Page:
So memory retention isn’t a matter of mental fortitude or discipline, it’s a matter of reinforcement and consistency.
It’s like the saying goes: Train me once, shame on you. Coach me twice…okay, that’s not exactly it. But you get the point.
Oh, and while you’re at it, make sure your reps get a good night’s sleep before their coaching session.
Coaching moves reps out of an unconscious state.
No, these aren’t the reps who zone out while on the sales floor (although come to think of it, maybe those reps just need to get that good night’s sleep mentioned in the last section).
An unconscious state of performance means that the rep doesn’t know why they’re incompetent — or worse yet, why they’re competent. Here’s why both can be scary.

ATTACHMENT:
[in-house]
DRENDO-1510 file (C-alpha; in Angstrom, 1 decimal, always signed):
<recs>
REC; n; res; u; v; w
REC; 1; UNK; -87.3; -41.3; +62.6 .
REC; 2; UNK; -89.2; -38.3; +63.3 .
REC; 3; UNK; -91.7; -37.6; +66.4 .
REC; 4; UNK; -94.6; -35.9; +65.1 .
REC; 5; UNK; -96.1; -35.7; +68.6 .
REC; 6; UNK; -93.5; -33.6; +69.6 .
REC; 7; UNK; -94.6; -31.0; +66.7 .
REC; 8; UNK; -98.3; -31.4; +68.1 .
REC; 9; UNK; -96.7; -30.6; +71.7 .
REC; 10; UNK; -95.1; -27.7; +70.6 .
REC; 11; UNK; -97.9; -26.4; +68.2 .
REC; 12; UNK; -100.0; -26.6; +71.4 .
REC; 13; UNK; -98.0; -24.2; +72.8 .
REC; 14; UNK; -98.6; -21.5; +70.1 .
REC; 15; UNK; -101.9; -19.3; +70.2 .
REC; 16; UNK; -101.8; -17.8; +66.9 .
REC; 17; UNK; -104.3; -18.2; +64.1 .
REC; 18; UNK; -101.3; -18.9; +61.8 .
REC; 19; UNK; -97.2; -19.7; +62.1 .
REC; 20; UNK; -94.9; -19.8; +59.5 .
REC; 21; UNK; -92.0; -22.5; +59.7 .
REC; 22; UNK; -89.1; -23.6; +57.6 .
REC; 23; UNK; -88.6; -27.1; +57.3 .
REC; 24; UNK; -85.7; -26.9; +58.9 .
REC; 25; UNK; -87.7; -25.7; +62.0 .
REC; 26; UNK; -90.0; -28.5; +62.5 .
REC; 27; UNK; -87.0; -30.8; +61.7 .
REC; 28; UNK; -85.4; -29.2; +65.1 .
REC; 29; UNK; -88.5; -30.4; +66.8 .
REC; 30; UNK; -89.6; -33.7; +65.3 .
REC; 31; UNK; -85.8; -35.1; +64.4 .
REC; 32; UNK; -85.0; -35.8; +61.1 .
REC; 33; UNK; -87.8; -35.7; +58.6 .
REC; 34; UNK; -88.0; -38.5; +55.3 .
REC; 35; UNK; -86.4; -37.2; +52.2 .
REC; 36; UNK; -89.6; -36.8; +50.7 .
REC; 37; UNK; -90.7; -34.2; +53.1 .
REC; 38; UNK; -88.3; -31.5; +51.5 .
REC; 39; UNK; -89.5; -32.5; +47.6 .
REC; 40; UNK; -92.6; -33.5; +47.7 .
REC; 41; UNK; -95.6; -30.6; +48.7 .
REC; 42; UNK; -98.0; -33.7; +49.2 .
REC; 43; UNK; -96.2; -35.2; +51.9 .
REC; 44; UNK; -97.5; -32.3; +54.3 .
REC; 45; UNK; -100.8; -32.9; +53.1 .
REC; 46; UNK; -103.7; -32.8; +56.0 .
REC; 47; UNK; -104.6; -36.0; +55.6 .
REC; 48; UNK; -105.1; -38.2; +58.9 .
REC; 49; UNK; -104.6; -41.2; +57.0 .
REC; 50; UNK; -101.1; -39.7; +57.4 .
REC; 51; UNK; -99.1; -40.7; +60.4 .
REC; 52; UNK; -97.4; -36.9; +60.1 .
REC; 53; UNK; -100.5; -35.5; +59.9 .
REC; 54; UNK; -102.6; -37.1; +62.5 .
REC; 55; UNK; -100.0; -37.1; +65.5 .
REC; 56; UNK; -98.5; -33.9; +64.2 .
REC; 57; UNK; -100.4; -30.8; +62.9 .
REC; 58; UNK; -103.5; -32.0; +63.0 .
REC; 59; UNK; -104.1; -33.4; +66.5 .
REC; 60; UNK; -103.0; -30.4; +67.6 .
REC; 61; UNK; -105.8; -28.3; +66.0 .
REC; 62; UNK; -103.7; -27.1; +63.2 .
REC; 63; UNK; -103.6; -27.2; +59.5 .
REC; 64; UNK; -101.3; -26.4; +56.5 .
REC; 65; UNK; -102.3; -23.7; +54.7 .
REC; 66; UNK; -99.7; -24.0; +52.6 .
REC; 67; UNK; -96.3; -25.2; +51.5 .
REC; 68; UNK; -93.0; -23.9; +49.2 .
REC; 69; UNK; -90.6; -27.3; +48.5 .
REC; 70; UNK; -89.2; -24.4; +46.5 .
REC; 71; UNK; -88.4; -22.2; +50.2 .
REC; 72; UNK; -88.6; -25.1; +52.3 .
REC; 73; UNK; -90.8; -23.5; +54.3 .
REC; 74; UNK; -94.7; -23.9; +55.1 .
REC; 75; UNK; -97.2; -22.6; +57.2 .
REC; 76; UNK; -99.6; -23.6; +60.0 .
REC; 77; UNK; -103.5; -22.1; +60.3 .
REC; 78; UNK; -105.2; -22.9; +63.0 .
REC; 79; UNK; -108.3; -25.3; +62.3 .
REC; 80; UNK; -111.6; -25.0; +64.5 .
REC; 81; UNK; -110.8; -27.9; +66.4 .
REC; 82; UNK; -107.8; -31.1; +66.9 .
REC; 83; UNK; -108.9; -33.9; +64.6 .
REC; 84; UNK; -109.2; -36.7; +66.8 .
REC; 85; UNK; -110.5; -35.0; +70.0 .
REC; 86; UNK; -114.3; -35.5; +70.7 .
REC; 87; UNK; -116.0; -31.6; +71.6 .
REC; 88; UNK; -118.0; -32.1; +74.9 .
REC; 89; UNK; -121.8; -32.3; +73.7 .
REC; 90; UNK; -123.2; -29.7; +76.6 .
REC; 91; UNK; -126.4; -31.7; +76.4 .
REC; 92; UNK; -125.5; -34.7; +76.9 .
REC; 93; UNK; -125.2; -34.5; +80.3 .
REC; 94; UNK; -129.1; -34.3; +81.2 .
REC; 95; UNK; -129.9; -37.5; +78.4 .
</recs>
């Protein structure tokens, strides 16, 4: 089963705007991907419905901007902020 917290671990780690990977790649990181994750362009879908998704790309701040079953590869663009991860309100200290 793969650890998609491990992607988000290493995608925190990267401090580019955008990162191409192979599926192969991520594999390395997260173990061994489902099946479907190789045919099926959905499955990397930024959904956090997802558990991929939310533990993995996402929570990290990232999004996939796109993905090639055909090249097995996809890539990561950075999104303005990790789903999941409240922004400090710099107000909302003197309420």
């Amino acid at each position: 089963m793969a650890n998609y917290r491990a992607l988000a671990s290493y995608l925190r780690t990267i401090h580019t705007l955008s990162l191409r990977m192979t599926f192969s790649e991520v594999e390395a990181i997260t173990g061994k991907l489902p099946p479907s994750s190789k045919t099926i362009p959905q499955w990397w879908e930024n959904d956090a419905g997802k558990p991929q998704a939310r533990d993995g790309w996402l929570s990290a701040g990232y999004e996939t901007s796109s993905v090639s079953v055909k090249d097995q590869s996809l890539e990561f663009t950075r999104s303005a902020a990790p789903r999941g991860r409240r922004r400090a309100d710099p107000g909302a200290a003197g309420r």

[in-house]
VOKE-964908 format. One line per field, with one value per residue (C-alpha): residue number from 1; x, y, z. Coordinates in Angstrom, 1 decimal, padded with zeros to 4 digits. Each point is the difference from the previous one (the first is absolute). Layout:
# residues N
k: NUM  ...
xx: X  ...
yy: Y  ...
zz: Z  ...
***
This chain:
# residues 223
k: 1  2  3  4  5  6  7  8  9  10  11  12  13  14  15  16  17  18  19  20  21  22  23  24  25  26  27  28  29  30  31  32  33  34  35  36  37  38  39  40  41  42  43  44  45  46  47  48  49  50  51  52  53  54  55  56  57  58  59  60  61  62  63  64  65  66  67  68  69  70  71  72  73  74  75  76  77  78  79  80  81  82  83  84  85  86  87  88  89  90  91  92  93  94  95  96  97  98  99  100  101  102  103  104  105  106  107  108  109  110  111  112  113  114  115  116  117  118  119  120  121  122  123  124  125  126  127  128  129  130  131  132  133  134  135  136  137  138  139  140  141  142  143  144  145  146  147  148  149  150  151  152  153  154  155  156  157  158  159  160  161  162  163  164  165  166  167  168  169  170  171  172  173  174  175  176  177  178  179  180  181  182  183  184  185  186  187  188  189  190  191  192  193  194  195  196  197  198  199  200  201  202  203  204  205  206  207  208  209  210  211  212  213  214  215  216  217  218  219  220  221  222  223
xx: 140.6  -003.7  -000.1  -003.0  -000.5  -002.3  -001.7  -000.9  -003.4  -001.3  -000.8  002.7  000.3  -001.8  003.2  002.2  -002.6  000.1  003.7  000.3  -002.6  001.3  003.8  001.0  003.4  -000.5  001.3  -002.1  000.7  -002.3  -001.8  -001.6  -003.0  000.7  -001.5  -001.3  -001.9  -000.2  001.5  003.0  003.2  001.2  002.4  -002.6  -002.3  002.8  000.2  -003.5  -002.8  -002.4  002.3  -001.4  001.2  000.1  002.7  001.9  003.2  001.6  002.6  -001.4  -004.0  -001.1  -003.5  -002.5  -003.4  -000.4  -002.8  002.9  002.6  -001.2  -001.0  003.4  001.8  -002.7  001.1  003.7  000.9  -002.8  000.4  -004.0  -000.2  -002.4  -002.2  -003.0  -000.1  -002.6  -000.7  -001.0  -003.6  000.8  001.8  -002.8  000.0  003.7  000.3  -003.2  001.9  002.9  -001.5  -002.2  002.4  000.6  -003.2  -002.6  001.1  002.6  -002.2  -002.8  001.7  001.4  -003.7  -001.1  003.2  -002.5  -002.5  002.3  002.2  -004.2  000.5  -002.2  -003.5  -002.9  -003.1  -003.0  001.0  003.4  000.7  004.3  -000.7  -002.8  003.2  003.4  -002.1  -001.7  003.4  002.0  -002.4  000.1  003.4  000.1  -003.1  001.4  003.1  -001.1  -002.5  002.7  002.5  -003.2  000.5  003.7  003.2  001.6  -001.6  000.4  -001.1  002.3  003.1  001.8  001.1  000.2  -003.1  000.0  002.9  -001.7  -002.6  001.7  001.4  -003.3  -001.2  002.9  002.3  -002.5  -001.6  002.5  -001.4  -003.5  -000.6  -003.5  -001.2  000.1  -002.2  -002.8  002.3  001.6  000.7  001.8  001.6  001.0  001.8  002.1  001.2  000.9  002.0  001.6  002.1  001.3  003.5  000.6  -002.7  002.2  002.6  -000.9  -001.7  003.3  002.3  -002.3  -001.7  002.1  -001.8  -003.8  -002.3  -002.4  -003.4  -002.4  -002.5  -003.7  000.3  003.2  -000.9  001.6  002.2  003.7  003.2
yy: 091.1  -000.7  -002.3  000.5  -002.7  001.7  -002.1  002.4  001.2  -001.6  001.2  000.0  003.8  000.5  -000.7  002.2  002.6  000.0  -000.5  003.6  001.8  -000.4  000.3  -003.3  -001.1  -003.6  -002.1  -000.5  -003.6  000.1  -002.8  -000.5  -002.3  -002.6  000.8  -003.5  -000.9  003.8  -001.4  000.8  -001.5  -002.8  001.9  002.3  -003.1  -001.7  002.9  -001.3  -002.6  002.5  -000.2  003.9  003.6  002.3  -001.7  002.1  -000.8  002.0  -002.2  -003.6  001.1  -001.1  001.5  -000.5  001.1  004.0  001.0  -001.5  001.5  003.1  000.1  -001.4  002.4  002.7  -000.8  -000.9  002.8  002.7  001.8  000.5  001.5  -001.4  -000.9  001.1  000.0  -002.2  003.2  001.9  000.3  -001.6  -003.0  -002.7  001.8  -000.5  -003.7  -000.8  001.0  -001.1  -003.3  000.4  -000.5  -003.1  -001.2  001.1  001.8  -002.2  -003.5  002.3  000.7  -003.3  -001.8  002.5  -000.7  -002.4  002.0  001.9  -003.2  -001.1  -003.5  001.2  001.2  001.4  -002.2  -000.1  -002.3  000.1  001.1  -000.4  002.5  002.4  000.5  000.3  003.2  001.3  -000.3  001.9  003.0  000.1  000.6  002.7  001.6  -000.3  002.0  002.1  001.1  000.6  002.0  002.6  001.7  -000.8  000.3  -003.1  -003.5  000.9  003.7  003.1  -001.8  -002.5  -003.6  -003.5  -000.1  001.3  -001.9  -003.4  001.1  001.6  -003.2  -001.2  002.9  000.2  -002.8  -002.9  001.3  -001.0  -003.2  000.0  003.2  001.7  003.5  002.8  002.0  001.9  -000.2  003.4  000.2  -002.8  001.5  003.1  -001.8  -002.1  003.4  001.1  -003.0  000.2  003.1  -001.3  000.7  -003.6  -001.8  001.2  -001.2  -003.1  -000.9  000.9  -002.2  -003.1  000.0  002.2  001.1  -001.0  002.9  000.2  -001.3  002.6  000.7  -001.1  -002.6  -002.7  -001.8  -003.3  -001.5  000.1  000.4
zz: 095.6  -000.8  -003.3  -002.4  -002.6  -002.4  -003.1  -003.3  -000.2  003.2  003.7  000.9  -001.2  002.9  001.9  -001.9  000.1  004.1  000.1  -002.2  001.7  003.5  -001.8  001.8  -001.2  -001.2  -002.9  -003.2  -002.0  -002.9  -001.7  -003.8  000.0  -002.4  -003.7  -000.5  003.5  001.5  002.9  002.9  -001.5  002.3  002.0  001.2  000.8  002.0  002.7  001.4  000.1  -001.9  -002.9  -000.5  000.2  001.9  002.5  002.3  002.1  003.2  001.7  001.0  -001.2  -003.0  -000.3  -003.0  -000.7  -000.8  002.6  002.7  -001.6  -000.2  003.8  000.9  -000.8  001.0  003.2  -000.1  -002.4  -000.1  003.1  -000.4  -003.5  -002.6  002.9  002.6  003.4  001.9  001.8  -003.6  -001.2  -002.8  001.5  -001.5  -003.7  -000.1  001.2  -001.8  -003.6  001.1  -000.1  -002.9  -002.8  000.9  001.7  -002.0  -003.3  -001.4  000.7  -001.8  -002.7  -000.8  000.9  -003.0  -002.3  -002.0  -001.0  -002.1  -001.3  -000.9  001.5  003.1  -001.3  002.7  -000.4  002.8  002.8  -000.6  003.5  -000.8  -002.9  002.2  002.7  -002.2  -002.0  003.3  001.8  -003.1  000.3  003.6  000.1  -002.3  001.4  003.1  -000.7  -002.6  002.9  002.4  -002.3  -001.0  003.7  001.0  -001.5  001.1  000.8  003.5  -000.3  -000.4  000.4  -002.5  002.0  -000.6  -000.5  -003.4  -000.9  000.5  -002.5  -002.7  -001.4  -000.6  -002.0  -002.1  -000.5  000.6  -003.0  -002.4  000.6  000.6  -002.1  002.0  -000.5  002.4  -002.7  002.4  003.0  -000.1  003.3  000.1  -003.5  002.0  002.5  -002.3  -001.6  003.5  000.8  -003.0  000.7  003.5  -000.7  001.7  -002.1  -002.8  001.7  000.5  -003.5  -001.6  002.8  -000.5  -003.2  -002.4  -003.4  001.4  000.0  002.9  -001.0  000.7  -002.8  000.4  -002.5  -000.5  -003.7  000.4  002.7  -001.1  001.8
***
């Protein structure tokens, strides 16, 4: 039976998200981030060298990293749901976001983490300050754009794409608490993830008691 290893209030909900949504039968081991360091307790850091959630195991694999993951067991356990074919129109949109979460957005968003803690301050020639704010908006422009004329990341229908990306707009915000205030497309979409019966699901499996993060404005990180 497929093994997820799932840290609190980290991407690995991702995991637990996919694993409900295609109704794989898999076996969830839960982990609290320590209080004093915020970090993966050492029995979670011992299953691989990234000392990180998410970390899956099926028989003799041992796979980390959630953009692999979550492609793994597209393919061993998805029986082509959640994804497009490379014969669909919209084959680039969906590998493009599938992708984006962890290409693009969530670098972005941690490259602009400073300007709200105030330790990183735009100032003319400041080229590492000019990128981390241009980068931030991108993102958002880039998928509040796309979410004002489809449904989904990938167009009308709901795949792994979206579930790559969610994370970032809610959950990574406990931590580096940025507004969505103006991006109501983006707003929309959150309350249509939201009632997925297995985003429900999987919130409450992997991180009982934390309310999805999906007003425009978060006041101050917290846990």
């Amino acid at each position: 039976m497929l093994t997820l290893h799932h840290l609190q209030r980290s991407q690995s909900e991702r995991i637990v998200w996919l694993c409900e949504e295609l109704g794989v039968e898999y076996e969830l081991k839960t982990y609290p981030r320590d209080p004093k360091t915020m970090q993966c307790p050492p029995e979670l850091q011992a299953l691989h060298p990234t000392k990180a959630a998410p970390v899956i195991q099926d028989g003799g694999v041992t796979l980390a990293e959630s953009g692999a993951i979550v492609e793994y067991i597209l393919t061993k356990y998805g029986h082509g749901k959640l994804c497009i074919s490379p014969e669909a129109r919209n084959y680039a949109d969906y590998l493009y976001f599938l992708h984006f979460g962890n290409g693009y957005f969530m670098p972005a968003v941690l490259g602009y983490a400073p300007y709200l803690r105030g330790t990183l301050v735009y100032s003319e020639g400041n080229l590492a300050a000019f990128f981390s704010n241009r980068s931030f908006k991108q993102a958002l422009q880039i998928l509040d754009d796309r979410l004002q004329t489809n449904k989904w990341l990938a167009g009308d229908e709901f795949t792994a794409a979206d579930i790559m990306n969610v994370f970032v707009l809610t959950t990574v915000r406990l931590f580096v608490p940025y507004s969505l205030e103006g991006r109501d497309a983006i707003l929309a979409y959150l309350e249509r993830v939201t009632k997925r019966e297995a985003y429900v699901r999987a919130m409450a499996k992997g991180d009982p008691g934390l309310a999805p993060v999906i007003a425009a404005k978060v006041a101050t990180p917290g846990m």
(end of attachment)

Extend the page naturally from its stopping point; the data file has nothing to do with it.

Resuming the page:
Clearly a rep who’s unconsciously incompetent is a big challenge. If they don’t know why they’re under-performing, they don’t know how to improve. So the coach’s job in this case is to help them understand where their gaps are (conscious incompetence), and then help them close those gaps (conscious competence) by mastering the specific skills needed.
But what about the rep who’s unconsciously competent — they’re good, but they don’t know why? This can be a problem, since their performance isn’t repeatable, predictable, or scalable. What’s more, a rep who doesn’t know why they’re good won’t be able to help their teammates improve.
A good coach can help move a rep from an unconscious to a conscious state, setting them up to make the tangible, measurable improvements to achieve sales success.
Coaching pushes your team toward consistency.